2. Granulomas are caused by a wide variety of infectious, autoimmune, malignant processes. Immunodeficiency [e.g., chronic granulomatous disease] and foreign bodies [e.g, TALC granulomatosis] are other considerations. Owing to their morbidity and the possible need for immunsuppression/chemotherapy if a autoimmune or malignant cause is found, an initial focus on infections [usually intracellular bugs] is important.
3. Unlike the other endemic mycoses, histoplasmosis is an intracellular organism [lives in macrophages]This changes the clinical behavior and unlike the other endemic mycoses involves the liver, spleen, bone marrow, GI tract [oral ulcers and ileitis], and adrenal glands.
- The most common causes of oral ulcers are aphthous ulcers and HSV infection. A second pass work up includes investigation for a wide variety of infectious, autoimmune, malignancy, drug-induced or autoimmune blistering conditions.
- Here is one approach.
- Granulomas are caused by a wide variety of infectious, autoimmune, and malignant processes. Immunodeficiency [e.g., chronic granulomatous disease] and foreign bodies [e.g, TALC granulomatosis] are other considerations.
- Owing to their morbidity and the subsequent need for immunsuppression/chemotherapy if a autoimmune or malignant cause is found, an initial focus on infectious causes [usually intracellular bugs] is important.
- Epidemiology: worldwide distribution
- Incubation period: 1-3 weeks
- Asymptomatic burden: Like the other endemic mycoses, there is a high rate of asymptomatic disease [around 80% without symptoms]
- Unlike the other endemic mycoses, histoplasmosis is an intracellular organism [lives in macrophages]
- This changes the clinical behavior and unlike the other endemic mycoses involves:
- Liver, spleen, lymph node and bone marrow involvement
- GI tract
- Oral mucosa and ileum are the most common sites of involvement.
- Adrenal glands [similar to Tb involvement]
- Also results in this being hardest to diagnose [like Tb]
- Clinical Symptoms:
- Occur as primary infection or reactivation disease in immunosuppressed hosts
- Pulmonary Symptoms – most common
- Acute or subacute flu like illness occur
- Minority have fulminant pulmonary disease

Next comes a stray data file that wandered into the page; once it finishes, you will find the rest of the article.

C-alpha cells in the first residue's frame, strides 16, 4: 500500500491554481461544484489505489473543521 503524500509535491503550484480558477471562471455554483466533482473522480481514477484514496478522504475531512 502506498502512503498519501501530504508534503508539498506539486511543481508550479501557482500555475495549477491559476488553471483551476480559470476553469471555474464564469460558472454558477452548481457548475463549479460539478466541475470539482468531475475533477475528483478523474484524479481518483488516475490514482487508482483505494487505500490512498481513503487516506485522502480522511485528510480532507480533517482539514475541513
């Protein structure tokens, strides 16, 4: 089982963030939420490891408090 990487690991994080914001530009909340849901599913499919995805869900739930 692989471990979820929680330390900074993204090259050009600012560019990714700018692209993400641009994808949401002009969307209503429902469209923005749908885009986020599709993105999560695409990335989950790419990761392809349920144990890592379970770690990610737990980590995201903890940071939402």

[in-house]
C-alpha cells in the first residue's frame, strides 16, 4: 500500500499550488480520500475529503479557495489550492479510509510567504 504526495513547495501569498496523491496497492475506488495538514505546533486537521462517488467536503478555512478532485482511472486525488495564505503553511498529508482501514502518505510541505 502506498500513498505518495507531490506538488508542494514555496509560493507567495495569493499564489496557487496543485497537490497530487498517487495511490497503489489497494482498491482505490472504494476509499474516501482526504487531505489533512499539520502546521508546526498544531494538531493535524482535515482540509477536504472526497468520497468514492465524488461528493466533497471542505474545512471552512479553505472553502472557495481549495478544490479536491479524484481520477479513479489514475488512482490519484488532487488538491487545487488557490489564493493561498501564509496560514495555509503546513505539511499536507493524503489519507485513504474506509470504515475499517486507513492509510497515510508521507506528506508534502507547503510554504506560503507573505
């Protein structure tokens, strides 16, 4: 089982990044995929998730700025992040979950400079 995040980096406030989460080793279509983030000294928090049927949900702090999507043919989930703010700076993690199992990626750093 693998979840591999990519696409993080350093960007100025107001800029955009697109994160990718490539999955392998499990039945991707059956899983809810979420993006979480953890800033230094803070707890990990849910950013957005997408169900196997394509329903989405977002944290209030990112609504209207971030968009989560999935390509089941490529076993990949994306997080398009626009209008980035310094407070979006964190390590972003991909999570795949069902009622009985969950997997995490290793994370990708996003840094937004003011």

- Reticulonodular (with effusion) most common
- Erytema nodosum may accompany pulmonary disease
- Extra-Pulmonary disease
- Who? —> immunosuppressed
- Reticuloendothelial system: liver, spleen, lymph nodes, bone marrow
- GI tract
- Like Crohn’s anywhere along the GI tract
- Oral mucosa and ileum most common
- Fibrosing mediastinitis
- Constrictive pericarditis
- A sepsis-like syndrome in AIDS patients
- Of the mycoses this is the hardest to diagnose, because antigen based testing + culture have lower sensitivity [ possibly due to the intracellular nature of the organism]
- Culture: 75% [vs >in other mycoses]
- Urine antigen: Sen, Spec 70%
- Sen, Spec 90%
- Cross-reactivity with blasto
- Mild disease: none
- Moderate: Intraconazole
- Severe: Ampho
Thanks to Michelle from presenting a really interesting case of a 26F with chronic diarrhea of unclear etiology despite an extensive evaluation
1. Divide patients with diarrhea into one of four categories: acute inflammatory, acute non-inflammatory, chronic inflammatory and chronic non-inflammatory. This makes a the long DDx of diarrhea easier to approach.
2. Attempting to classify chronic diarrhea as secretory or osmotic by history alone is unreliable.
3. See below for one approach to chronic non-inflammatory diarrhea
4. Factitious diarrhea accounts for up to 15% of chronic, non-inflammatory diarrhea that remains unexplained. Consider a laxative screen and stool osms in these patients.
An approach to diarrhea
What makes diarrhea inflammatory?
- Abdominal Pain
- Pain alone is insufficient, but in the context of other features may add further support to an inflammatory cause
- Serum tests
- Elevated inflammatory markers
- Stool tests
- Stool WBC
- Fecal calprotectin
- Fecal Lactoferrin
Chronic non-inflammatory diarrhea
This category is often the hardest of diagnose and in many cases, will need the expertise of GI [and other consultants]
Here’s one approach:
- Accounts for up to 15% of chronic, non-inflammatory diarrhea that remains unexplained
- Most patients have a healthcare background
- Factitious diarrhea develops in two clinical contexts
- Laxative use
- Surreptitious or unintentional [e.g herbal tea with osmotic agent]
- Laxative screen – stool, urine, blood
- Stool Mg measurement may be information
- Addition of fluid
- Hyopotonic fluid —> serum Osm < 290
- Consider measuring urine osms (as urine may be accidentally mixed in)
- Consider measuring osms of colonoscopy sample
- Hypertonic fluid —> Serum osm > 600
Thanks to Ashleigh and Katie for presenting a fascinating case of a 55M who p/w flank pain found to have pyelonephritis c/b persistent leukocytosis attributed to candidemia
1. Toxidromes account for the majority of pupillary changes [big and small]. In patients with a dilated pupil consider compression of CN III by  elevated ICP or  PCOM aneurysm. In patients with pinpoint pupils, consider the possibility of a brainstem stroke.
2. First line therapy for candidemia are the echinocandins [e.g caspofungin or micafungin]. Prompt removal of any indwelling lines reduces mortality.
3. 15% of patients with candidemia develop endophthalmitis mandating an dilated eye exam in all these patients.
Here’s one approach to fungi
Here’s an evernote about candidemia: